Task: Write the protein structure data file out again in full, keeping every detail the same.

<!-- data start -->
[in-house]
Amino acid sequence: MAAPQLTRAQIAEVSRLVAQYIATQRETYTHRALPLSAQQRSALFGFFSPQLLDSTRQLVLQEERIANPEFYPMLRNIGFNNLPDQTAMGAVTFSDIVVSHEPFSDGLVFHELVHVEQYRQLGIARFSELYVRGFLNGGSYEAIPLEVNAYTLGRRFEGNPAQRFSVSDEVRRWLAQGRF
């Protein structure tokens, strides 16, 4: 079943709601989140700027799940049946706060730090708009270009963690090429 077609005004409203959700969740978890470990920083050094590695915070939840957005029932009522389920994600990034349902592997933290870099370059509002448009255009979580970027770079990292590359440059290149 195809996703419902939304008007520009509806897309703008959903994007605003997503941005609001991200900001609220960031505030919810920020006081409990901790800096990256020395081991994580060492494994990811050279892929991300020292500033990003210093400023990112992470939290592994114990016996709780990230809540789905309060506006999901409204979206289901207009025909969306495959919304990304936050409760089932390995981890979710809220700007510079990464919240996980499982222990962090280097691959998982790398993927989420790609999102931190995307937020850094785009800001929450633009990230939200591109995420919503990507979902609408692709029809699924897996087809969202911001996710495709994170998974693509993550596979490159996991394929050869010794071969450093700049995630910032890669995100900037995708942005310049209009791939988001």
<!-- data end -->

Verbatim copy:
[in-house]
Amino acid sequence: MAAPQLTRAQIAEVSRLVAQYIATQRETYTHRALPLSAQQRSALFGFFSPQLLDSTRQLVLQEERIANPEFYPMLRNIGFNNLPDQTAMGAVTFSDIVVSHEPFSDGLVFHELVHVEQYRQLGIARFSELYVRGFLNGGSYEAIPLEVNAYTLGRRFEGNPAQRFSVSDEVRRWLAQGRF
């Protein structure tokens, strides 16, 4: 079943709601989140700027799940049946706060730090708009270009963690090429 077609005004409203959700969740978890470990920083050094590695915070939840957005029932009522389920994600990034349902592997933290870099370059509002448009255009979580970027770079990292590359440059290149 195809996703419902939304008007520009509806897309703008959903994007605003997503941005609001991200900001609220960031505030919810920020006081409990901790800096990256020395081991994580060492494994990811050279892929991300020292500033990003210093400023990112992470939290592994114990016996709780990230809540789905309060506006999901409204979206289901207009025909969306495959919304990304936050409760089932390995981890979710809220700007510079990464919240996980499982222990962090280097691959998982790398993927989420790609999102931190995307937020850094785009800001929450633009990230939200591109995420919503990507979902609408692709029809699924897996087809969202911001996710495709994170998974693509993550596979490159996991394929050869010794071969450093700049995630910032890669995100900037995708942005310049209009791939988001």